When Finance Minister P. Chidambaram returns on Tuesday after attending the annual meetings of the International Monetary Fund and World Bank in Tokyo, a priority item likely to engage his attention would be firming up the Government’s position on the Parthasarathi Shome Expert Committee’s reports. These reports pertain to the General Anti-Avoidance Rules (GAAR), and retrospective amendments relating to taxation of indirect asset transfers.
The Shome panel has proposed GAAR’s implementation to be deferred with effect from April 1, 2016, as against April 1, 2013 provided in this year’s Union Budget and legislated through the Finance Act of 2012.
It has further sought that share transfer transactions between non-residents, wherein the underlying business assets are located in India, be taxed prospectively rather than on retrospective basis.
The latter recommendation, if accepted, would amount to rolling back yet another of the Finance Act’s provisions, enabling the Government to bring to tax past transactions — including Vodafone’s 2007 acquisition of Hutchison Whampoa’s Indian telecom assets, which was structured through transfer of shares between offshore entities.
response to recommendations
Since Pranab Mukherjee’s elevation as President of India and the Finance Ministry portfolio being taken over first by Prime Minister Manmohan Singh and subsequently Chidambaram, the Government has been giving indications of going slow on GAAR and doing away with the retrospective tax amendments that invited flak from global investors.
The first step towards this was taken when Manmohan Singh constituted the Shome panel in July, which was asked to suggest a fresh roadmap for implementation of GAAR and also examine issues arising from retrospective taxation of indirect asset transfers.
The Finance Ministry will now have to take a call on the panel’s recommendations to postpone GAAR’s implementation by three years and do away with the retrospective tax provisions. But these would require going back to Parliament and seeking the necessary legislative amendments.
“If it is necessary to amend the Income Tax Act, we have to find a way to do it”, Chidambaram had said earlier this month.
It is in this context that the Parliamentary Standing Committee on Finance’s meeting next Friday assumes importance. The Committee, headed by Bharatiya Janata Party (BJP) leader and former Finance Minister Yashwant Sinha, is expected to seek clarification from the Government on its current stance on GAAR and the retrospective taxation provisions that are already part of the statute books.
Here, the Government can probably draw some comfort from the BJP’s own position: Both Sinha and BJP’s leader of the opposition in the Rajya Sabha, Arun Jaitley, had actually slammed the Government for introducing the new controversial provisions during the Budget discussions in Parliament.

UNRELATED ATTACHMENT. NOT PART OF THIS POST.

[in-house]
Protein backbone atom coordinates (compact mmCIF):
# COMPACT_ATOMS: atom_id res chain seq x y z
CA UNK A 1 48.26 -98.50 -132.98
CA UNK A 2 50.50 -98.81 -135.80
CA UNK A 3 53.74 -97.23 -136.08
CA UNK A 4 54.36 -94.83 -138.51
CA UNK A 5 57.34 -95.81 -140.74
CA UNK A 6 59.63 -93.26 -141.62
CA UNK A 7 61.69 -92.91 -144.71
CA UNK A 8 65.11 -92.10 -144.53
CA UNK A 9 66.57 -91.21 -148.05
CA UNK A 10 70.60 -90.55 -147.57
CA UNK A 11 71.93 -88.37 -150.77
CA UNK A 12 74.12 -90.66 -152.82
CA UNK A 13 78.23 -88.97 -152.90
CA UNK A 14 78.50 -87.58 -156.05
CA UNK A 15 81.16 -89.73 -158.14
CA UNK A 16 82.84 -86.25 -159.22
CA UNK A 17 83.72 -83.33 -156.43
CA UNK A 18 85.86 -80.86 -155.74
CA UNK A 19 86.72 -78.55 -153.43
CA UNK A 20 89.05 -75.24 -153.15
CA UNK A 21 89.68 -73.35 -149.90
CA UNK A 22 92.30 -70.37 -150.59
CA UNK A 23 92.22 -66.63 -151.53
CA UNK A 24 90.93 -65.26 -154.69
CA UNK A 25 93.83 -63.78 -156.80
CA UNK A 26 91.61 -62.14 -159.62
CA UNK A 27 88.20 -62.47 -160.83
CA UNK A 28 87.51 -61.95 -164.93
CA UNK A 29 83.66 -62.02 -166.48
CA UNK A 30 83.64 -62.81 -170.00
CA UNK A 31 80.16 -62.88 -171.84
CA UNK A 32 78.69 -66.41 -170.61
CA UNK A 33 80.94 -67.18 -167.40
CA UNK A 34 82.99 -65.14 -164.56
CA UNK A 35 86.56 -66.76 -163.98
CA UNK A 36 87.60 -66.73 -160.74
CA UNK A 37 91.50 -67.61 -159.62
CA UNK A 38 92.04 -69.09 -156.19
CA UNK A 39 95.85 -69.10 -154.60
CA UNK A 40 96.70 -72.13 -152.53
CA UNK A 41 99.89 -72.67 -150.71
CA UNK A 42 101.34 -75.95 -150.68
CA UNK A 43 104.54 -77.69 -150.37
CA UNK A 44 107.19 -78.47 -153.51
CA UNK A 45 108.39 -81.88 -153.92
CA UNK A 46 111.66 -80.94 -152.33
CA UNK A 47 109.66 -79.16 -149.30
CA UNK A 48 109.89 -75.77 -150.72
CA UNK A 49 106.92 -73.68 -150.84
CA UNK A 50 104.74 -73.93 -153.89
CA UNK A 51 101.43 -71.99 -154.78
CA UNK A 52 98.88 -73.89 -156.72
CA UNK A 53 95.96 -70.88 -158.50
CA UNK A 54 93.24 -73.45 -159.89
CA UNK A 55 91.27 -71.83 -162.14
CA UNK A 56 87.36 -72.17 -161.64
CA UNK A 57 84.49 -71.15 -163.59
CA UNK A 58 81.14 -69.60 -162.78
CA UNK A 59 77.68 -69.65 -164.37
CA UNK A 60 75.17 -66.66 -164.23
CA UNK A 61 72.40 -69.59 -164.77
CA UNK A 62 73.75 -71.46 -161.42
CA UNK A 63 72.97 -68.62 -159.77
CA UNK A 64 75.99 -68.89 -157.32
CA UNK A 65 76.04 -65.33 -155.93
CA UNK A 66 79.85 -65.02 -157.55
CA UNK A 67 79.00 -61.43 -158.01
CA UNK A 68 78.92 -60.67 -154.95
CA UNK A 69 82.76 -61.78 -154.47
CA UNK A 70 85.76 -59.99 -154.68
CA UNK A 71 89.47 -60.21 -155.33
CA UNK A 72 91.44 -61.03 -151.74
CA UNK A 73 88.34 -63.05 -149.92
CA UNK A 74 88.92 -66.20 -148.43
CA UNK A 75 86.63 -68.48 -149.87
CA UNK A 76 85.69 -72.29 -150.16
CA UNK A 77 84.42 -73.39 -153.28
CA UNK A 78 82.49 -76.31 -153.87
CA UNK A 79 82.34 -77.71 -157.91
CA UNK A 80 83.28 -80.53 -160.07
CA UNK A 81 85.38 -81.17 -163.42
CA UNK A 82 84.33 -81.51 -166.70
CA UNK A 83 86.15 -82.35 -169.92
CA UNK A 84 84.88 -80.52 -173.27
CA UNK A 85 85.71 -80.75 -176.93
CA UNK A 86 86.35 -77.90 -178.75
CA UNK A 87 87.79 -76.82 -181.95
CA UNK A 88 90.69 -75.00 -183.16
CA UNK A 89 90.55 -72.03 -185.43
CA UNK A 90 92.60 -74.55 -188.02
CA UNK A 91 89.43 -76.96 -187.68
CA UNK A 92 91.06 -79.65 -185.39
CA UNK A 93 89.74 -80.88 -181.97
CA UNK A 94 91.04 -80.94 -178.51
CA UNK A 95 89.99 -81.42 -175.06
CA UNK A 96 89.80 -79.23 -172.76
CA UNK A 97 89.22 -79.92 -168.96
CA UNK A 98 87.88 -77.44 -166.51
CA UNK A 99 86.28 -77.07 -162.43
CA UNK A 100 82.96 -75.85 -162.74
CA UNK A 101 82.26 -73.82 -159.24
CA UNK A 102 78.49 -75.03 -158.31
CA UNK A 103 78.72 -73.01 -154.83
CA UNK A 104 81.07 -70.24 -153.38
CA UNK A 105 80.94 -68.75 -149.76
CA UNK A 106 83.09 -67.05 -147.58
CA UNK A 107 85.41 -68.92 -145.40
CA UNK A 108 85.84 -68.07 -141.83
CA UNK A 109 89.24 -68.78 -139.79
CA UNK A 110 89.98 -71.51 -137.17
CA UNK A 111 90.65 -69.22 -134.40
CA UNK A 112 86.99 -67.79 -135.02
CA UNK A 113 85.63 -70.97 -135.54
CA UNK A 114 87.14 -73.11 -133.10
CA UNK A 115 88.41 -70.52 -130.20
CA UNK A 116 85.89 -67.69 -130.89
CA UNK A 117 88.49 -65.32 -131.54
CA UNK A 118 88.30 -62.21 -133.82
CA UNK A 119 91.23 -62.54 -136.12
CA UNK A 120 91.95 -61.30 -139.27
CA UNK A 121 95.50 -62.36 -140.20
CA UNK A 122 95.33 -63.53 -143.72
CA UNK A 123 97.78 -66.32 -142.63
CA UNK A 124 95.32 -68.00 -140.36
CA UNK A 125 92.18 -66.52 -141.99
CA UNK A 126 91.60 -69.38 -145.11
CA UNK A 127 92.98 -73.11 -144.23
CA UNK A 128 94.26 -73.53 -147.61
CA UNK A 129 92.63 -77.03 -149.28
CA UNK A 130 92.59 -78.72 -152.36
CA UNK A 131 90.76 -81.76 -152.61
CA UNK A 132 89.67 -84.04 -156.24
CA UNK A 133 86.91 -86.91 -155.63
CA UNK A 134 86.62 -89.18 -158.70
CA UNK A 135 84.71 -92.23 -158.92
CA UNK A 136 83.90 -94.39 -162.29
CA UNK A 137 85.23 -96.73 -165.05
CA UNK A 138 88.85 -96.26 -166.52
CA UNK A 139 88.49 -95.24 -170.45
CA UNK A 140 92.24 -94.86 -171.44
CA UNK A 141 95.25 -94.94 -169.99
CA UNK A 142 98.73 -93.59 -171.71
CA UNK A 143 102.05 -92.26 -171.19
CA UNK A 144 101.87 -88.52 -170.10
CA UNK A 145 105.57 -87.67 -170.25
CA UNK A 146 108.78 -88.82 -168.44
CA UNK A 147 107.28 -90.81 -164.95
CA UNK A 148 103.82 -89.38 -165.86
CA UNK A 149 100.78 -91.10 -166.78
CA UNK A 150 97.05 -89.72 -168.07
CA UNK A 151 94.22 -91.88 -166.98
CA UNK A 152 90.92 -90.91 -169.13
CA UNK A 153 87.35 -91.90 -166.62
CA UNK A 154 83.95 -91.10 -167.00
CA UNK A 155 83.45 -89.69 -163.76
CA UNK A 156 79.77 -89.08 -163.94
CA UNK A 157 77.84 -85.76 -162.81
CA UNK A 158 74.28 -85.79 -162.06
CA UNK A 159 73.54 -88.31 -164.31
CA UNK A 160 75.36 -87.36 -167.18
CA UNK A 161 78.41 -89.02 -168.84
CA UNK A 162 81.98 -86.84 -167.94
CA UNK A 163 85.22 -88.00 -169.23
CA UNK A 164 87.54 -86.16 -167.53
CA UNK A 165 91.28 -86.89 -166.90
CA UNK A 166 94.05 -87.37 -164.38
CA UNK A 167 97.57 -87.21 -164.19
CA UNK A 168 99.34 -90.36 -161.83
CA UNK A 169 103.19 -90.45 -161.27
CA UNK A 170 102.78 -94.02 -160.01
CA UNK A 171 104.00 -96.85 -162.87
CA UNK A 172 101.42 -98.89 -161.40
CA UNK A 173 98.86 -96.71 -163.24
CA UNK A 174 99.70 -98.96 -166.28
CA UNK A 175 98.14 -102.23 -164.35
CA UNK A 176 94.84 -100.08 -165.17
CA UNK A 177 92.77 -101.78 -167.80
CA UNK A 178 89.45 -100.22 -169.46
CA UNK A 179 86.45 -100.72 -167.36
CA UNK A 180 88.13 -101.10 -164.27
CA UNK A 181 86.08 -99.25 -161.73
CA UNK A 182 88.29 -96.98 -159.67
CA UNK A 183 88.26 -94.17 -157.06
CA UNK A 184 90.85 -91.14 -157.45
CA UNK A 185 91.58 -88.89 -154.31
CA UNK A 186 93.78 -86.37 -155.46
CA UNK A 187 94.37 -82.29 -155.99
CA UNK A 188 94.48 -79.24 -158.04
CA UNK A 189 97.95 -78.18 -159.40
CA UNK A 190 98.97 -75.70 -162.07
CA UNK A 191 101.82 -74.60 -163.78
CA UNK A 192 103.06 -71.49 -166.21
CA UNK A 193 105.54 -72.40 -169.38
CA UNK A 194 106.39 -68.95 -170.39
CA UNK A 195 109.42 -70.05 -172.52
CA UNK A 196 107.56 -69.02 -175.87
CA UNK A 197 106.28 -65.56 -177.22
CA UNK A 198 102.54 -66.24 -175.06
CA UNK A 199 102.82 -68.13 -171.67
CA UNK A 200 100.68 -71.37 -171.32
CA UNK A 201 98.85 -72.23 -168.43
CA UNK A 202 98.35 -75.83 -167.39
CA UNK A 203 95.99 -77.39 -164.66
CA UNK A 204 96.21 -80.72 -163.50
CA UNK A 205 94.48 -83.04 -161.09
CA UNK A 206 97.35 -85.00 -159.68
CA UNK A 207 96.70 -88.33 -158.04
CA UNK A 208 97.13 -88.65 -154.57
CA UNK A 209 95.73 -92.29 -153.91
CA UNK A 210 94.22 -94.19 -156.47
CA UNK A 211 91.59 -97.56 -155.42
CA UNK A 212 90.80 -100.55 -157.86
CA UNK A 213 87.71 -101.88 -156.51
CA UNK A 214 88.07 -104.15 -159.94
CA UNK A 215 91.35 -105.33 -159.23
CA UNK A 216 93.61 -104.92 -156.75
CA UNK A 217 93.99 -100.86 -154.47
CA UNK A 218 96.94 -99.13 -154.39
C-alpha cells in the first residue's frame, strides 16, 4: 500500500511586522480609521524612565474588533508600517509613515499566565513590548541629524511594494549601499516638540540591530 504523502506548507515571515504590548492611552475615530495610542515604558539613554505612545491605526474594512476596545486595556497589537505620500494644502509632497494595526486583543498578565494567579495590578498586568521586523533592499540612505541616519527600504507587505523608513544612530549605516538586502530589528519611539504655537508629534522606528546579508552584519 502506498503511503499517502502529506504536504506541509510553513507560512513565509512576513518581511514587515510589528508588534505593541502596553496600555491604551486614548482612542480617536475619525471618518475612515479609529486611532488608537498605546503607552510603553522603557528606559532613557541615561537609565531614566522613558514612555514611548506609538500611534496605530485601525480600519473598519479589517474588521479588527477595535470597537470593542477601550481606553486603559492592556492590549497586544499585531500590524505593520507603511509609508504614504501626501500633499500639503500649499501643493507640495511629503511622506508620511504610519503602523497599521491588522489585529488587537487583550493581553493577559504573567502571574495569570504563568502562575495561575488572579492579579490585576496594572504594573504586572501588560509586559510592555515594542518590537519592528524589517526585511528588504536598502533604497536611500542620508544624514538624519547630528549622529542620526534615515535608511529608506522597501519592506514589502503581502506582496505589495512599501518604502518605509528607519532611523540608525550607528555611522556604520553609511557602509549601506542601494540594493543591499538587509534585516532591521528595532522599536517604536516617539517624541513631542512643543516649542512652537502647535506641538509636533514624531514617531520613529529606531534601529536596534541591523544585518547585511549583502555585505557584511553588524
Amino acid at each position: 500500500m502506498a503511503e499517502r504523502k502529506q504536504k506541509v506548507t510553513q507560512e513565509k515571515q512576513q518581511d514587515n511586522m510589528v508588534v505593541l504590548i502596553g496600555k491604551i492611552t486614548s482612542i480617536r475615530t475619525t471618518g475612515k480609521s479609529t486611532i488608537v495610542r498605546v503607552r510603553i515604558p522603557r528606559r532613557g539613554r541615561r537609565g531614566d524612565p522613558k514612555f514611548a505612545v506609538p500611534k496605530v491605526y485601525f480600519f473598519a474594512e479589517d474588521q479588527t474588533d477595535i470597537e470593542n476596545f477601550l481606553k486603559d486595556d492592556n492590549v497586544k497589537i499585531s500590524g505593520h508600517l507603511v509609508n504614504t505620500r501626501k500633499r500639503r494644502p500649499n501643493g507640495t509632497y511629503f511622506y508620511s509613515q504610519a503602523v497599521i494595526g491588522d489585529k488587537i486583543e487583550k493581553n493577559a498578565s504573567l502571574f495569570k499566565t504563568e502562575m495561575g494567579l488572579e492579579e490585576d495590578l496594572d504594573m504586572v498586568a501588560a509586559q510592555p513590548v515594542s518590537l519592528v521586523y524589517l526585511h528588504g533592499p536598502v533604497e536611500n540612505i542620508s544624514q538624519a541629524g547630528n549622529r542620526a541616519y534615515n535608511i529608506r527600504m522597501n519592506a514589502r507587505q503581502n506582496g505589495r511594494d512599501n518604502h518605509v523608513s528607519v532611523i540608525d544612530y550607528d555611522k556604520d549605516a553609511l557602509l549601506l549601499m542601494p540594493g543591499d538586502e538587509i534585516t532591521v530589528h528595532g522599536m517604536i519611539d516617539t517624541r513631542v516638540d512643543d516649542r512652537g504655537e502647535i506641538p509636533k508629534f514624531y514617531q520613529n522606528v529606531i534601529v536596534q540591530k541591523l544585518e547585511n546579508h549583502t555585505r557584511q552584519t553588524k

“How can there be a certainty in tax planning if taxes are to be imposed retrospectively?” Jaitley had asked. Sinha, likewise, had accused the Government of mishandling GAAR and creating a scare among the investors. “We have mentioned a number of safeguards which must be put in place before you implement GAAR. I am not opposed to GAAR, (but it should have) safeguards, including the accountability of the tax administration,” he had said.
The coming week could well see the Government spelling out its formal response to the Shome panel reports and the Parliamentary Standing Committee seeking clarifications on the same.
Telecom spectrum policy
Another important development to watch for this week is a meeting of the Empowered Group of Ministers (EGoM) to decide on the Government’s policy with regard to ‘re-farming’ of telecom spectrum. The Telecom Regulatory Authority of India had suggested that incumbent mobile operators using the 900 MHz frequency band be made to shift to the 1800 MHz band.
The 900 MHz band is considered more efficient and cost effective to offer services, but is currently available only with the old GSM players — namely Bharti Airtel, Vodafone and Idea Cellular. The telecom sector regulator has sought that this band be taken away from the incumbents and put back in the market to give a chance to other GSM operators to also operate on the 900 MHz spectrum.
A separate panel within the Telecom Department has, on the other hand, proposed that the incumbent operators be allowed to retain up to 5 MHz in the 900 MHz band, subject to their paying the market-determined price.
The EGoM, last week, had decided to charge a fee on all mobile operators holding excess spectrum — more than 4.4 MHz for GSM and 2.4 MHz in respect of CDMA. Both this one-time fee as well as the redistribution of the efficient 900 MHz airwaves would be based on the prices to be arrived at in the upcoming 2G spectrum auction. The last date for submitting applications for participating in the auction expires on October 19.